“Examples of these new systems include the Autonomic Logistics Information System (ALIS); interfacing and being part of a F-35 Global Support Solution; and transitioning the workforce so we have a fifth generation technical workforce ready to operate this impressive capability,” he said.

“While we are on track to achieve initial operating capability by 2020, there are still risks that will take coordination to address.

“The biggest challenge is integrating the F-35A fifth generation capability into Australia with the preparations at Williamtown a focus right now.

The first F-35A support facility, the Off Board Information Systems Centre, was officially opened last month which will support the Australian ALIS as part of almost AU$1 billion worth of work being undertaken to transform Williamtown ready to support F-35A operations.

The Air Force’s Director Air Combat Transition Office, Group Captain Glen Beck, said the F-35A capability will transform the way Air Force does business in almost every facet of operations.

“The new technology is very exciting, but getting our people ready to operate this large, global and technologically complex capability will be critical to our success,” said Group Captain Beck.

“While the facilities and aircraft are very tangible, the less tangible work like setting up a different workforce and systems to support fifth generation maintenance, logistics, training and operations is where our effort is focussed.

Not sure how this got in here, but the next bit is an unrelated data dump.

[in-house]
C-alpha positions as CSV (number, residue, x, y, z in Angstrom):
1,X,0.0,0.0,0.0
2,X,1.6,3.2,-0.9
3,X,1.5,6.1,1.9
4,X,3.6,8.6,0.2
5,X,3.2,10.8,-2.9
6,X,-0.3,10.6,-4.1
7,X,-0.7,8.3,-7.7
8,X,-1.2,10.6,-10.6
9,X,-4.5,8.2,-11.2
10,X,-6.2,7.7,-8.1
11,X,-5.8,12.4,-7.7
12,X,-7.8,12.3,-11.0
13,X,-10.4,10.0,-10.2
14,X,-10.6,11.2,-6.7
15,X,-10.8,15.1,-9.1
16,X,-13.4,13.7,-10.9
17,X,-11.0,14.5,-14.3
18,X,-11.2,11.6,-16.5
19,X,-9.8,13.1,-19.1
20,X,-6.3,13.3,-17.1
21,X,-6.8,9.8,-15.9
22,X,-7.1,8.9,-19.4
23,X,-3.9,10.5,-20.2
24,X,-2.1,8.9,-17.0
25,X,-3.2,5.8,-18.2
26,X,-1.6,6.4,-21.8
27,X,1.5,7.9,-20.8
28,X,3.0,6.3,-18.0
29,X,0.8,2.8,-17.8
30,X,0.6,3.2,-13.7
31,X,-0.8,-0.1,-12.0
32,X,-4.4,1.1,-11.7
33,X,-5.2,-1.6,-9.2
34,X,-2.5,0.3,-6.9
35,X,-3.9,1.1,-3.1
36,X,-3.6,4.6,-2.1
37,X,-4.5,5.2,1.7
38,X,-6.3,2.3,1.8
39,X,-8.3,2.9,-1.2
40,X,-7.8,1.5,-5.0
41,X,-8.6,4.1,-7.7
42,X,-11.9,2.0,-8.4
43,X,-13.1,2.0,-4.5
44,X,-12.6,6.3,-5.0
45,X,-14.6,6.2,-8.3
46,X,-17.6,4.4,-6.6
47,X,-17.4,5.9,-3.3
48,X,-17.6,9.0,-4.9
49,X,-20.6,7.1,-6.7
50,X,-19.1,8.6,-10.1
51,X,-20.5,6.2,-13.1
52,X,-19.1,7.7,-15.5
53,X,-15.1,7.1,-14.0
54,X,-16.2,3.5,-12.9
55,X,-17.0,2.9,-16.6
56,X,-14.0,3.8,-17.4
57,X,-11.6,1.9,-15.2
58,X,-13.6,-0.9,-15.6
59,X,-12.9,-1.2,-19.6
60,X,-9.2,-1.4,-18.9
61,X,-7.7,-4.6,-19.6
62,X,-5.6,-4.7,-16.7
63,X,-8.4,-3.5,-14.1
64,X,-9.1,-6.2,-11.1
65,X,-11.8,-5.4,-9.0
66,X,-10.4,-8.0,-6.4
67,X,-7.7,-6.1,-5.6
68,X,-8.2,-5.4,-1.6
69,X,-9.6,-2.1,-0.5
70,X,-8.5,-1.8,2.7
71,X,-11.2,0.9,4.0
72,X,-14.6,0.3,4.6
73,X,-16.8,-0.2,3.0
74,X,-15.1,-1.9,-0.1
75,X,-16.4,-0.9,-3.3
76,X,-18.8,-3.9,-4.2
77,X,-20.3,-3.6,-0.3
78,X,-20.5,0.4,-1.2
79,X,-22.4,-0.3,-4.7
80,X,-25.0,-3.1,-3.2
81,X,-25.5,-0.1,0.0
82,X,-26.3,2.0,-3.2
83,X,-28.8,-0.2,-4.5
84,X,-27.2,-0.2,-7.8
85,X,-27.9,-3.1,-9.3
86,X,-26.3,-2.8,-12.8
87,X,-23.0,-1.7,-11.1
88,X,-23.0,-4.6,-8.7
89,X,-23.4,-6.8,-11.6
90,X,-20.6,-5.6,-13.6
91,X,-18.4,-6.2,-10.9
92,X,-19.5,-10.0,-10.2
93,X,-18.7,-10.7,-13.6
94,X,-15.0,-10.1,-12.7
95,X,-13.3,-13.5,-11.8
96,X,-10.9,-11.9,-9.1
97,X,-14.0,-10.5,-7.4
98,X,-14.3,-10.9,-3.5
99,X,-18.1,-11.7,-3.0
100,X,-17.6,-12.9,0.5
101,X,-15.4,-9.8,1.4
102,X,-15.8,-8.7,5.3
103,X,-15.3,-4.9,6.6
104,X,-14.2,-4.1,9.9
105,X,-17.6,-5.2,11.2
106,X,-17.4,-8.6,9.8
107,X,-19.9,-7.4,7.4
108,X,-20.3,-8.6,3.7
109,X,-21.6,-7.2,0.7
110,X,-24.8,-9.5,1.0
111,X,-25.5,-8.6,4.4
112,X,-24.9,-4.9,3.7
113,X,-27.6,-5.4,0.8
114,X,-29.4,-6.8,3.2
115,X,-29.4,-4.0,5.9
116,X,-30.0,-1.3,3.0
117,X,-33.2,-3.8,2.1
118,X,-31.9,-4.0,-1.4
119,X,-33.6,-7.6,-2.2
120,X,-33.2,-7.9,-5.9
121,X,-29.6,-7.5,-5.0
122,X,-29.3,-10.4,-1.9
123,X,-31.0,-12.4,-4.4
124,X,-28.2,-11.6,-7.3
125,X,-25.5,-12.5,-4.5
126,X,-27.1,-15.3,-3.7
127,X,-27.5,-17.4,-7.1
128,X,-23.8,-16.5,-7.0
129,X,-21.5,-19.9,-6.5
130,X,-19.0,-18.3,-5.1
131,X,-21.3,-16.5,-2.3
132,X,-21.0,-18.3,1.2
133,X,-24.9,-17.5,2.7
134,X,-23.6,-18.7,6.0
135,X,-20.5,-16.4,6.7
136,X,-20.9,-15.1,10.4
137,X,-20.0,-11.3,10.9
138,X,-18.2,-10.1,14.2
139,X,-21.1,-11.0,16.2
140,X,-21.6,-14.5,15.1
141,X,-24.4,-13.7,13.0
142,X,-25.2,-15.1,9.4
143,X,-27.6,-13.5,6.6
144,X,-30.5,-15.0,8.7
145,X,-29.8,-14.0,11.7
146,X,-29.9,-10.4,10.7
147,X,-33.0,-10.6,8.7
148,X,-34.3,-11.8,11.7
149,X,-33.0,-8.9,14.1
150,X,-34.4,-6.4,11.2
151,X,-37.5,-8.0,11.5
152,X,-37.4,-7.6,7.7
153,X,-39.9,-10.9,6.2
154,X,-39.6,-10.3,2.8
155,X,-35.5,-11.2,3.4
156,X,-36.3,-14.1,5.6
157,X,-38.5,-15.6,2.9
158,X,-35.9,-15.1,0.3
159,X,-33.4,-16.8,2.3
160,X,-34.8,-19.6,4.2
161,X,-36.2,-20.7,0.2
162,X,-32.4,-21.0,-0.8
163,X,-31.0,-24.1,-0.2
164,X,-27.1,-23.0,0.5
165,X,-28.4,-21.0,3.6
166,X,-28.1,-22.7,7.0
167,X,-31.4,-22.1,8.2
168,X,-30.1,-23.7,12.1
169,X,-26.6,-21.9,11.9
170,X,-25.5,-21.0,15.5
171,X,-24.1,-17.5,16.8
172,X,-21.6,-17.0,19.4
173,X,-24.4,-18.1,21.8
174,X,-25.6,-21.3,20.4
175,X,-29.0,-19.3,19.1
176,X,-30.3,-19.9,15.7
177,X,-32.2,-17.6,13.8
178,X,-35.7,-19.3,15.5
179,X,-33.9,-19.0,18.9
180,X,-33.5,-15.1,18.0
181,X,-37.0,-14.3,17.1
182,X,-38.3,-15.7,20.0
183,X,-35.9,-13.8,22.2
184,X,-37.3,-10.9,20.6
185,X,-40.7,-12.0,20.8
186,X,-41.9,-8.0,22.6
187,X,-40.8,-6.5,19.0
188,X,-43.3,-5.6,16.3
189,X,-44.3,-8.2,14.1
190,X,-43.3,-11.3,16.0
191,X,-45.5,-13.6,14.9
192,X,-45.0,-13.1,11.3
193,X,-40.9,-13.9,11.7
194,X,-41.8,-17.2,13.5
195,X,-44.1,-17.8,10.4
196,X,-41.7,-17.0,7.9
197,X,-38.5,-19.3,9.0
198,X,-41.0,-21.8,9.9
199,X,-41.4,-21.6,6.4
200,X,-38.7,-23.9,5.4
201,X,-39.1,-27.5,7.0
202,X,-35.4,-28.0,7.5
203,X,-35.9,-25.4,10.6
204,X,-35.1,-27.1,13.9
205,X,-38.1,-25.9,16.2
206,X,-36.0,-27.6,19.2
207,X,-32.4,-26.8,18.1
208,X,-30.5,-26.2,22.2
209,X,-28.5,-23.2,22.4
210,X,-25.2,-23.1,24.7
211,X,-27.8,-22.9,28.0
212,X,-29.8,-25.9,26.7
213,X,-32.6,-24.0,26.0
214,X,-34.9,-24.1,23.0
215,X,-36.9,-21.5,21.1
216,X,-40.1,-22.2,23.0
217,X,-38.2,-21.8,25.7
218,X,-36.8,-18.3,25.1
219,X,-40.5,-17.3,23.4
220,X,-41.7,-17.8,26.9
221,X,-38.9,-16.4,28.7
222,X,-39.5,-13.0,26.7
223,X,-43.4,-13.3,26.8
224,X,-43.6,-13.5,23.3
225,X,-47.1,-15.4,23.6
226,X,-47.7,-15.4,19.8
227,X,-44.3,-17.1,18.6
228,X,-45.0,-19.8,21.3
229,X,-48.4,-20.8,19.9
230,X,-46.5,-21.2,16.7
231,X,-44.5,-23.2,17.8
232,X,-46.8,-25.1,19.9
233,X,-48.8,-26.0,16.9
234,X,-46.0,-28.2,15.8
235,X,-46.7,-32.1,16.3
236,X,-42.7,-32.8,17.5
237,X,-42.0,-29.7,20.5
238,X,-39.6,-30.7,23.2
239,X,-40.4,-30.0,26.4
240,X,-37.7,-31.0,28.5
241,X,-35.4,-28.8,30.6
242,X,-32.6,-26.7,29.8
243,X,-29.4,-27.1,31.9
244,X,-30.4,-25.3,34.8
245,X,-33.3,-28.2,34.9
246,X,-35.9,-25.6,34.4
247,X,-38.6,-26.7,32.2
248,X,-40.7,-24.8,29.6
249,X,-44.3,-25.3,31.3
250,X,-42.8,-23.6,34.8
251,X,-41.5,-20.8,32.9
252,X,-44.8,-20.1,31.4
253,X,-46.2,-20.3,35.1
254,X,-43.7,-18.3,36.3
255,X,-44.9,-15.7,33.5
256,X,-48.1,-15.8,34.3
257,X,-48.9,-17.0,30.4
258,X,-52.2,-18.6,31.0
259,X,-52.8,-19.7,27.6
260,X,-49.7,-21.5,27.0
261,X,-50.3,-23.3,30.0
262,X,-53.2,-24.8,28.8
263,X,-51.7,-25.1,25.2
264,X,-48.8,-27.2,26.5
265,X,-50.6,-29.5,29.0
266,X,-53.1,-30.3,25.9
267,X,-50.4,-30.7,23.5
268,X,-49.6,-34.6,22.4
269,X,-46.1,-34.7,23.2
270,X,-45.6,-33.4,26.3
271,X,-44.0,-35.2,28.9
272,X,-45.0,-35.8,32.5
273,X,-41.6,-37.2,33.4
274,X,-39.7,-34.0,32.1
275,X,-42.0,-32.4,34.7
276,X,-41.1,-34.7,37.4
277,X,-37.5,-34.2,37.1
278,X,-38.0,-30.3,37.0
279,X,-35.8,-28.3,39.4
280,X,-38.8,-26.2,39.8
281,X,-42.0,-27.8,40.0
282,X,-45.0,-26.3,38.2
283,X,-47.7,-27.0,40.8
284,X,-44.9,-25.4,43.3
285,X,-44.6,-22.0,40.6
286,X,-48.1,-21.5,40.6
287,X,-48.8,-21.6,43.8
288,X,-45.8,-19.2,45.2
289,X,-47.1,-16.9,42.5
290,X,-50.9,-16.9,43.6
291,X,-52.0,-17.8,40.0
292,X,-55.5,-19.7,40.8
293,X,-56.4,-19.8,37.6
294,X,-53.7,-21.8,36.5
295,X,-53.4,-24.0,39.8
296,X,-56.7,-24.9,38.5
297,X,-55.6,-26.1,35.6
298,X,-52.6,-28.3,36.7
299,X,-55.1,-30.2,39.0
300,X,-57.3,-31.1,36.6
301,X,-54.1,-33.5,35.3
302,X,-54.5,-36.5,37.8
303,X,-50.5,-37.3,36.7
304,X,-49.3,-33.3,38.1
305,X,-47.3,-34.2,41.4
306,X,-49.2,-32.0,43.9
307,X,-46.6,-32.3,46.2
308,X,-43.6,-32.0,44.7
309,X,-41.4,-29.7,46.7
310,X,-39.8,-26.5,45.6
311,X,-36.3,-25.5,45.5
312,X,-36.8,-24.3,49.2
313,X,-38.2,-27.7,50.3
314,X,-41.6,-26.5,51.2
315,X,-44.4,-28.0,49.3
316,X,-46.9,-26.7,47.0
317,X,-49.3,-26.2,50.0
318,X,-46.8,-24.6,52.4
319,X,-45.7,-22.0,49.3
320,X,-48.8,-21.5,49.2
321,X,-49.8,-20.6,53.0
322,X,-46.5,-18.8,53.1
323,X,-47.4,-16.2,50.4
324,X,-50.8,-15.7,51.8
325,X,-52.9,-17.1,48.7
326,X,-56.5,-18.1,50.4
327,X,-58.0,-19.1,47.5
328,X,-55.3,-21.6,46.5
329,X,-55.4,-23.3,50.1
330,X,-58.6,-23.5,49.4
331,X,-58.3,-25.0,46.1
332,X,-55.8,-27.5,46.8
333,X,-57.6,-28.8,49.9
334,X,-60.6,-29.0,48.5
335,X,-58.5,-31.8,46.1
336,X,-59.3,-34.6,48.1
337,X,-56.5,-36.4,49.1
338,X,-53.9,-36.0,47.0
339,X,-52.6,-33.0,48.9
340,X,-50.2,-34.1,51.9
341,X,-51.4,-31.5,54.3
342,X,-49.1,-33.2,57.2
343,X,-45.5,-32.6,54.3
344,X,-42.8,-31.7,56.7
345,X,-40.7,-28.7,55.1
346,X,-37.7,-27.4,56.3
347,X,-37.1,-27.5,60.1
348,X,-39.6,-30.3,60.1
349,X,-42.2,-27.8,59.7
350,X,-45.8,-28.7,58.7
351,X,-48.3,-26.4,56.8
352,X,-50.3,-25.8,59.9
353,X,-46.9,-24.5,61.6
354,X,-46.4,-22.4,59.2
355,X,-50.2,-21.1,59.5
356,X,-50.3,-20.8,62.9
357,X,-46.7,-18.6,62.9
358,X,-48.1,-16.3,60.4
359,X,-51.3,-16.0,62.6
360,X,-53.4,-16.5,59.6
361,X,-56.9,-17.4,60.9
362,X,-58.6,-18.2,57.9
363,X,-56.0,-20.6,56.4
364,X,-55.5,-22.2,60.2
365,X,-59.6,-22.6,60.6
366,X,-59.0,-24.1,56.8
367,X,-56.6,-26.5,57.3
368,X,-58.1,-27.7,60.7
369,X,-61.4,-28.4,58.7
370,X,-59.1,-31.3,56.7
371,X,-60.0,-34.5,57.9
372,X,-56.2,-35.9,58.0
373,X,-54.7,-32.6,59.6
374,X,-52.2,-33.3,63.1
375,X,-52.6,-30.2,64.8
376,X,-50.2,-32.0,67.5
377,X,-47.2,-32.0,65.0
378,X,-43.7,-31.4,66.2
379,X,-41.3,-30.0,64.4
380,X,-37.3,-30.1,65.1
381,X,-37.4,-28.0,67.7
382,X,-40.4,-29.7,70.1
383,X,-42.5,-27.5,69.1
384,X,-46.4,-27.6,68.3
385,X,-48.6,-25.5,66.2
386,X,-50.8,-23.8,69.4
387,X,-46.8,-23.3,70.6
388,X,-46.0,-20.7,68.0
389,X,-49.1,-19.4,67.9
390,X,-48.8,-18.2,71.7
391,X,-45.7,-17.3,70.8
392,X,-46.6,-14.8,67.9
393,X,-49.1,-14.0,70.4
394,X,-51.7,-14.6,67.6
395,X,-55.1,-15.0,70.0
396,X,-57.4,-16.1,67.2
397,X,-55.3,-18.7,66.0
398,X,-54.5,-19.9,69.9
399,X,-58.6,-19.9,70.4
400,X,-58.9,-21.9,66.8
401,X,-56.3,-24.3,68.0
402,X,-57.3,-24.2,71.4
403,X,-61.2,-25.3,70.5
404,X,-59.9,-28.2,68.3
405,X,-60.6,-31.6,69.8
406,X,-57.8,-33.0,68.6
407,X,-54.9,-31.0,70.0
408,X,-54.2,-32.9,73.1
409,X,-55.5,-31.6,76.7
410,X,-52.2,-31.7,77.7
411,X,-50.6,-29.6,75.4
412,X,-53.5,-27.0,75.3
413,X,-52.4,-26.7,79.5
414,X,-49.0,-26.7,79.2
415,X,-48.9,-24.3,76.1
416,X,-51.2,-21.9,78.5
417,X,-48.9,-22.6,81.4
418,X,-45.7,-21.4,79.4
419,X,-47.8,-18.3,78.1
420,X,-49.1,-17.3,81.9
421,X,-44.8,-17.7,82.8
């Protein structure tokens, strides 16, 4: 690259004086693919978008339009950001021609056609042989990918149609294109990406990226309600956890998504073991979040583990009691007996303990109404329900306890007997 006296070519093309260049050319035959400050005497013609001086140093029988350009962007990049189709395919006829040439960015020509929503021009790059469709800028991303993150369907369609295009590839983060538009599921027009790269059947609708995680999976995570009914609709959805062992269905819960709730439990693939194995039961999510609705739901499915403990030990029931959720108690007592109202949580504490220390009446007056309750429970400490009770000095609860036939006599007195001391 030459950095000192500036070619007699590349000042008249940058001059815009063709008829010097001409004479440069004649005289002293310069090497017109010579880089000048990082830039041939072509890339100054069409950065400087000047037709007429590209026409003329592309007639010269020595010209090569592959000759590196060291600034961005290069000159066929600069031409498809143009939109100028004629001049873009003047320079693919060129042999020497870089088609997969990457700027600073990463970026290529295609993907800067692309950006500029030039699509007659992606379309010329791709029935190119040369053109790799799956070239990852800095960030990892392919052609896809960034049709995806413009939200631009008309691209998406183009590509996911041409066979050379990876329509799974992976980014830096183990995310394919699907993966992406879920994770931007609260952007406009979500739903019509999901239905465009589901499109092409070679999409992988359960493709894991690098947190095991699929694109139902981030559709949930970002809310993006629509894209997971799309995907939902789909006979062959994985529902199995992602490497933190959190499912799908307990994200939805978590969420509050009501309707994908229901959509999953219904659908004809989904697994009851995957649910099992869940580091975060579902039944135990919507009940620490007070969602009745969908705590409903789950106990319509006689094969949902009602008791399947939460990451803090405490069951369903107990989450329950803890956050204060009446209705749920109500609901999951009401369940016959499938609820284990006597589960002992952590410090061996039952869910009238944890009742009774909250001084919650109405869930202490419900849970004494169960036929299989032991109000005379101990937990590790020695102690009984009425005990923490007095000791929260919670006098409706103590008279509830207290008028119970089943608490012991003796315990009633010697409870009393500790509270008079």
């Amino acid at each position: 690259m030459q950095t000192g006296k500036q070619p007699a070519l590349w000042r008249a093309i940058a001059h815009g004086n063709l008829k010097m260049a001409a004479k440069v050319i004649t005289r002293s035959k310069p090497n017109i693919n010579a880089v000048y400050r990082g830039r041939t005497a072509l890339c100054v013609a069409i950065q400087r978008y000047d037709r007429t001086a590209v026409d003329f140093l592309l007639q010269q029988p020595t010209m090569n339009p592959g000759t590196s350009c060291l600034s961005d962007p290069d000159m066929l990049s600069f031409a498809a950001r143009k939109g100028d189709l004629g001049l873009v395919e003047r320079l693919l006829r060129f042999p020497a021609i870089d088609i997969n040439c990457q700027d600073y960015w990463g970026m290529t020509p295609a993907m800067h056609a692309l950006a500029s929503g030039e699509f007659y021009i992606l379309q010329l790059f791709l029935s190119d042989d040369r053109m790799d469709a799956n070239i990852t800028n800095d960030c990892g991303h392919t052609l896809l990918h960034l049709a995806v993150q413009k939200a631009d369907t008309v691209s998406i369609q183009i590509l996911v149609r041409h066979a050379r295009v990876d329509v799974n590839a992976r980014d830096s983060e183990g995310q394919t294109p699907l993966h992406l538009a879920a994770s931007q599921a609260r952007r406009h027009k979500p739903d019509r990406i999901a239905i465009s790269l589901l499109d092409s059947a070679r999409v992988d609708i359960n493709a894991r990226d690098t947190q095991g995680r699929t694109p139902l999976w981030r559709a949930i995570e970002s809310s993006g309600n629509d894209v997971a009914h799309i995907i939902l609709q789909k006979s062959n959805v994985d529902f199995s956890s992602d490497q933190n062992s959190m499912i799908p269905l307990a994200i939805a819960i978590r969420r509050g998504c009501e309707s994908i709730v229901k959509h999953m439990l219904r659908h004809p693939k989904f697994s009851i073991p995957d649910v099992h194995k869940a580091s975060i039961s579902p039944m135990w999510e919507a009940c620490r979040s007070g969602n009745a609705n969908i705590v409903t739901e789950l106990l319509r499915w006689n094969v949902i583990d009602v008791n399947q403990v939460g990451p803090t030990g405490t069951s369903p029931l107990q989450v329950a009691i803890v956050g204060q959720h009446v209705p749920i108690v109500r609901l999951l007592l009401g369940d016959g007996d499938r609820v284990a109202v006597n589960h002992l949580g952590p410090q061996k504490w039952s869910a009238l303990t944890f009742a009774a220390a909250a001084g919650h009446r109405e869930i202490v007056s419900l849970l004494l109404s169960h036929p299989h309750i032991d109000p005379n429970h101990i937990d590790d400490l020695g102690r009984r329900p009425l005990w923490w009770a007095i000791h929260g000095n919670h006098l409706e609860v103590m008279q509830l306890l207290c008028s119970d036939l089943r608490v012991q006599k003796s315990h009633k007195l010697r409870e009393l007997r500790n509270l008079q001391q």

“Australia will be standing up squadrons in relatively quick succession between 2019 and 2023 and we need to be prepared to take on that challenge as we prepare our first ferry next year and integration beyond.

“We have recently finished a range of workshops involving Australian F-35A operators currently based in the US, to cover different scenarios to ensure we can operate the F-35A safely and effectively in the Australian environment,” he said.

Two Australian aircraft will be based at Williamtown from December next year and in early 2019 Air Force will start verifying and validating processes for operating the F-35A in the Australian context.

Fast Facts – Australian F-35A Project
  • The Australian F-35 Project remains within budget and on schedule to meet Australia’s 2020 Initial Operating Capability requirement.
  • Australia’s first two F-35A aircraft were delivered to the international Pilot Training Centre (PTC) at Luke Air Force Base (AFB) in Arizona in December 2014 for pilot and maintainer training.
  • Australia has four pilots qualified and instructing on the F-35A at Luke AFB.
  • More than 30 Australians are working in the US as key members of the F-35 global strategic partnership across a range of disciplines.
  • Australia’s next eight aircraft will be delivered in 2018. Six of these aircraft will initially operate as part of the pool of aircraft at the F-35 Pilot Training Centre at Luke Air Force Base. The remaining two aircraft will be ferried to Australia in December 2018 and be the first two F-35As to be based in Australia.
  • Australian F-35A aircraft have flown a combined total of more than 1,000 hours.
  • Australia completed its first deployment when its two F-35A aircraft deployed from the US to Australia for the Avalon Air Show in March 2017.

Photo compliments Captain Nicole White